Attorneys for Paul Manafort rested their case on Tuesday without calling any witnesses, including the former Trump campaign chairman himself, who told the judge he did not want to testify in his own defense against bank and tax fraud charges.
Manafort told Judge T.S. Ellis that he would not testify during a brief questioning at the podium before the jury was brought in the room.
The decision by Manafort's lawyer, Kevin Downing, not to call witnesses clears the way for the jury to hear closing arguments in the trial, now in its third week.
There's no indication from prosecutors whether the Trump transition team entertained Manafort's suggestion, or that Kushner was aware of any financial connection between Manafort and Calk.
Still, the proceedings have drawn President Donald Trump's attention - and prompted tweets - as the president has worked to undermine the standing of the Mueller investigation in the public square. Gates struck a plea deal with prosecutors and provided much of the drama of the trial so far.
Prosecutors also Monday called an executive from Federal Savings Bank to testify about loans Manafort received in 2016 and 2017.
Gates testified that he helped Manafort commit crimes in an effort to lower his tax bill and fund his lavish lifestyle.
The defense has not admitted a quid pro quo agreement between Calk and Manafort, though they have thrown TFSB under the bus, saying that it was the bank's responsibility to properly vet whether or not Manafort's finances should have qualified him for the loans to begin with. Gates was also forced to admit embezzling a fortune from Manafort and having an extramarital affair.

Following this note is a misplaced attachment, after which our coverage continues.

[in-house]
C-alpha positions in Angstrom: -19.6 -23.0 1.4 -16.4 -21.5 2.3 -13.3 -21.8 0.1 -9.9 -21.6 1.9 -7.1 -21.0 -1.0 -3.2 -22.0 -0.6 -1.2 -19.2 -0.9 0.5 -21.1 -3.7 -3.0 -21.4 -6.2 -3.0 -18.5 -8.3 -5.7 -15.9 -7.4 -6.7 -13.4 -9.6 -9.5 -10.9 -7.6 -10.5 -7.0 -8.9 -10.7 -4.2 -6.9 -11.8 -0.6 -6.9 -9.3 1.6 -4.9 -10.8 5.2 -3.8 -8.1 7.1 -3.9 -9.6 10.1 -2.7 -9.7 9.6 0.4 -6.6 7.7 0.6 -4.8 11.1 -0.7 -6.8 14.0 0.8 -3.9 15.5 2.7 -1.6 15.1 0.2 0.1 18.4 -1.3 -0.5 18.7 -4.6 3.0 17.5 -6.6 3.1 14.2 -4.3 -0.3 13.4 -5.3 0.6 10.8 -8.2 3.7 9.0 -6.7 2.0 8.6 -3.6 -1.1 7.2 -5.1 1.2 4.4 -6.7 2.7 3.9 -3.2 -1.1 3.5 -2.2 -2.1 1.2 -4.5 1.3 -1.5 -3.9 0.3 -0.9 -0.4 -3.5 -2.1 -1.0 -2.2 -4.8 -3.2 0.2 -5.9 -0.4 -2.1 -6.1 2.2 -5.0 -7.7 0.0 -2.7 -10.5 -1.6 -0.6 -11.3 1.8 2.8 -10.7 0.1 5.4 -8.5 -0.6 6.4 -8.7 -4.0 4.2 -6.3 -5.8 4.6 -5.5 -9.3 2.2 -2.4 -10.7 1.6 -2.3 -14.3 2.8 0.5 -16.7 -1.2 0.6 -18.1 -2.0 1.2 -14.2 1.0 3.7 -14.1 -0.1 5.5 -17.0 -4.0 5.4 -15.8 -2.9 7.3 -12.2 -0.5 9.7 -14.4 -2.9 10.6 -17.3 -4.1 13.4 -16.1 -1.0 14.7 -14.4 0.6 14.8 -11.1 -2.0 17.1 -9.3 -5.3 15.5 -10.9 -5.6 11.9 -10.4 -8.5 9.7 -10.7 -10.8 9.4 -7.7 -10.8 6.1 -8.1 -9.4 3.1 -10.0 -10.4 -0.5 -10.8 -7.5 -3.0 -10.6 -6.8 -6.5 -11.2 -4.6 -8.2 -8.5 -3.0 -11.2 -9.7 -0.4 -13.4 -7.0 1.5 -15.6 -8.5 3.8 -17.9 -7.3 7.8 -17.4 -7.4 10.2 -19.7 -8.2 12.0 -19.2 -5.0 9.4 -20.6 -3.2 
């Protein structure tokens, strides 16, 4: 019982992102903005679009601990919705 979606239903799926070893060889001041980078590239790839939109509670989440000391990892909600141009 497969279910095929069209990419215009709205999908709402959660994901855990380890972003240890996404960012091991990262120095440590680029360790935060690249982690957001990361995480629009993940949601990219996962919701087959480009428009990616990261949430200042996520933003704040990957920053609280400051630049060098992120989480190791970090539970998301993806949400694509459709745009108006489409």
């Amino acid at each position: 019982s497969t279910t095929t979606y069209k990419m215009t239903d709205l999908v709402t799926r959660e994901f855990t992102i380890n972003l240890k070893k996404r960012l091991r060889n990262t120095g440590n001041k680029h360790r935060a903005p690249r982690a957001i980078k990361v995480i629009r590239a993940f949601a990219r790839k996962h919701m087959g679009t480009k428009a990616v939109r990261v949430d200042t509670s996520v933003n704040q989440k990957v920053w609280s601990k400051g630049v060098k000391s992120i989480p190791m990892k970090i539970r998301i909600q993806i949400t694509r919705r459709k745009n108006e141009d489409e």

Bloomberg News reports that an email exchange occurred in late November 2016, following Trump's election victory, almost two years before Stephen Calk, chief executive officer of the Federal Savings Bank, would become a central figure in the government's case against Manafort. Along the way, they've not only faced an aggressive defense team but tongue-lashings from the judge, who pushed the government to speed up its case.
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"It closed because Mr. Calk wanted it to close", bank employee James Brennan said.
Mr Brennan said the Chicago bank lost $11.8m because it had to write-off a significant portion of two loans it made to Mr Manafort. Testimony last week indicated Calk was seeking a position within the Trump administration.
The bank did not make money on the loans, Brennan said.
Earlier trial documents had showed that Manafort spoke about Calk to Rick Gates, his longtime deputy who stayed with the Trump campaign and transition after Manafort's August 2016 resignation.
While the contents of the motion are unknown, the development comes after an unexplained delay in the trial and unusually detailed instructions by Ellis to the jurors on Friday, in which he pressed them not to talk to anyone about the case.
Manafort is charged with bank fraud, conspiracy, preparing false tax returns and failing to disclose foreign income.
Judge TS Ellis said he would talk to Manafort on Tuesday about whether he wanted to take the stand, something that legal experts say is highly unlikely.
The prosecution also recalled a Treasury Department agent - over the objections of Manafort's defence team - to testify that two of his companies hadn't filed any reports disclosing the foreign bank accounts as required by federal law.